8. The device according to claim 7 wherein said exit chute is removably mounted in said wall.
9. The device according to claim 7, wherein said food outlet means further comprises an angular planar member.
10. The device according to claim 1, further comprising means for sensing that the front wall door portion is in a closed position.
11. The device according to claim 1, further comprising means for sensing that the damper means is securely positioned.
12. The device according to claim 4, further comprising means for signaling that said food product has been cooked and deposited into said food outlet means.
13. The device according to claim 1, wherein said unified sequential filtration means comprises a spatter arrest means, an aerosolized particulate means, and an adsorption filter means, said spatter arrest means being disposed downstream of said aerosolized particulate means, and said aerosolized particulate means being disposed downstream of said adsorption filter means.
14. The device according to claim 13 wherein said spatter arrest means comprises a grease baffle filter, said aerosolized particulate means comprises a mesh filter, and said adsorption filter means comprises a charcoal filter.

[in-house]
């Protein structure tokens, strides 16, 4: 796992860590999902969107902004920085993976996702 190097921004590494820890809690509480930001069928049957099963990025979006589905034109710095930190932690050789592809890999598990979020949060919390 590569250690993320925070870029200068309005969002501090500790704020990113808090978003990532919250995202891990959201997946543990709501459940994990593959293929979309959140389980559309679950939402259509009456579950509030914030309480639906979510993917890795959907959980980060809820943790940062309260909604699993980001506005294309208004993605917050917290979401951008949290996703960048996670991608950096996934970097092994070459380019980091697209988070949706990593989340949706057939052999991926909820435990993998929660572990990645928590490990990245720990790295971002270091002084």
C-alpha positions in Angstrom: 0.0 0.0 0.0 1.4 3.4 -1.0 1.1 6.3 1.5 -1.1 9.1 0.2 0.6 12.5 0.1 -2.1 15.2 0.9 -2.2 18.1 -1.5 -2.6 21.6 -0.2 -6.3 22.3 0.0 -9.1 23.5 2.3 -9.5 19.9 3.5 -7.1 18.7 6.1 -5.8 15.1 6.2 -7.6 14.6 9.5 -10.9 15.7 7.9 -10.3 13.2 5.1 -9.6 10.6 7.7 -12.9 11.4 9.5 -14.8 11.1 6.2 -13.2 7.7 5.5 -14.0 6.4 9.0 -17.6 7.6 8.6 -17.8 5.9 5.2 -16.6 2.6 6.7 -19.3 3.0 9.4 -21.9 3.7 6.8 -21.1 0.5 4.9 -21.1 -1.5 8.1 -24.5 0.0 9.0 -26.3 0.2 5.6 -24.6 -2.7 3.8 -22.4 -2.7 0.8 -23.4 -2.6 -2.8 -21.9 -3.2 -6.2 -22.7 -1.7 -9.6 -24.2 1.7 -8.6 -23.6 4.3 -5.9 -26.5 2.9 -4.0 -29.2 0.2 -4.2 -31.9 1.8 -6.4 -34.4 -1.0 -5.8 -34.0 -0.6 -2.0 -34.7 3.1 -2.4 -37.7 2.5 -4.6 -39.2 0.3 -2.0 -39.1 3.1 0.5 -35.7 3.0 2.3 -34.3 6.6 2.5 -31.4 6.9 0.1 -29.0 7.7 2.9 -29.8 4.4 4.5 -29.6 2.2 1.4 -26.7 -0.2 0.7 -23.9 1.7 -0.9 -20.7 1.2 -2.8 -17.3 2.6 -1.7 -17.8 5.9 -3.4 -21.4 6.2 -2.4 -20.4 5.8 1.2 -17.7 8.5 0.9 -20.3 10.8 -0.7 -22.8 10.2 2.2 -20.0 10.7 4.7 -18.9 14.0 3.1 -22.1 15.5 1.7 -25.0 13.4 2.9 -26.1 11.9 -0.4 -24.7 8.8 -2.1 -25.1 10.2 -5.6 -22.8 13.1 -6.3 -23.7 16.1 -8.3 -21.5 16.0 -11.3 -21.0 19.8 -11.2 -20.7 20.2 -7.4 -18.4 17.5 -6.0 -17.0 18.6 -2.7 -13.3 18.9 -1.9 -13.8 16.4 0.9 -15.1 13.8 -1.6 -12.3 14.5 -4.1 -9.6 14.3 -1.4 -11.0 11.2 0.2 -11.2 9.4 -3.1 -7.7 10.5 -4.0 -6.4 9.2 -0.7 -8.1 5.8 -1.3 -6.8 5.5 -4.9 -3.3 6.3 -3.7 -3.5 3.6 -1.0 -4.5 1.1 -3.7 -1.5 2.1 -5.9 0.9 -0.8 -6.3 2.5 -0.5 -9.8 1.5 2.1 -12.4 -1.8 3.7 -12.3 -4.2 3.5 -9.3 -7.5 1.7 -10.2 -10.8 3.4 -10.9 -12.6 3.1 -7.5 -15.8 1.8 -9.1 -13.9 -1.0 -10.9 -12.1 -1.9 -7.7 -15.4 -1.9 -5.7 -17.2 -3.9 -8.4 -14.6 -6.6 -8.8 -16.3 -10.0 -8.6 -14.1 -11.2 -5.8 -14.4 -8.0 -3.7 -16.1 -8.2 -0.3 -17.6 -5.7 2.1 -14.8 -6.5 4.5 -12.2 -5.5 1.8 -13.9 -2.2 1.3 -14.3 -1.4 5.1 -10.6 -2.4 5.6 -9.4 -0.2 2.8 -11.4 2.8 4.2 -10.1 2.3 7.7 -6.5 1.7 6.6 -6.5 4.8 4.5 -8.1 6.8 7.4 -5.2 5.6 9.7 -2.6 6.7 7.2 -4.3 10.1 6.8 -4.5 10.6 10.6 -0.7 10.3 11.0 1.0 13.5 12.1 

15. The device according to claim 13 wherein said unified sequential filtration means further comprises a cover plate.
16. The device according to claim 15, further comprising means for sensing that said cover plate of said unified sequential filtration means is closed.
17. The device according to claim 14, further comprising an air pressure switch operable to automatically shut off said device if any of the filters which comprise said unified sequential filtration means become clogged.
18. The device according to claim 1, further comprising means for displaying length of cooking time.
19. The device according to claim 1, further comprising a circular transparency located on one of said side walls of said housing to enable viewing of the amount of fluid within said fire chemical canister.
20. The device according to claim 1, further comprising means for the simultaneous cooking of multiple food batches which may be inserted, started, timed, stopped, and dispensed independently of each other.
21. The device according to claim 20, wherein said means for the simultaneous cooking of multiple food batches comprises at least one additional
food intake means traversing said door portion of said front wall of said housing,
reservoir located within said housing,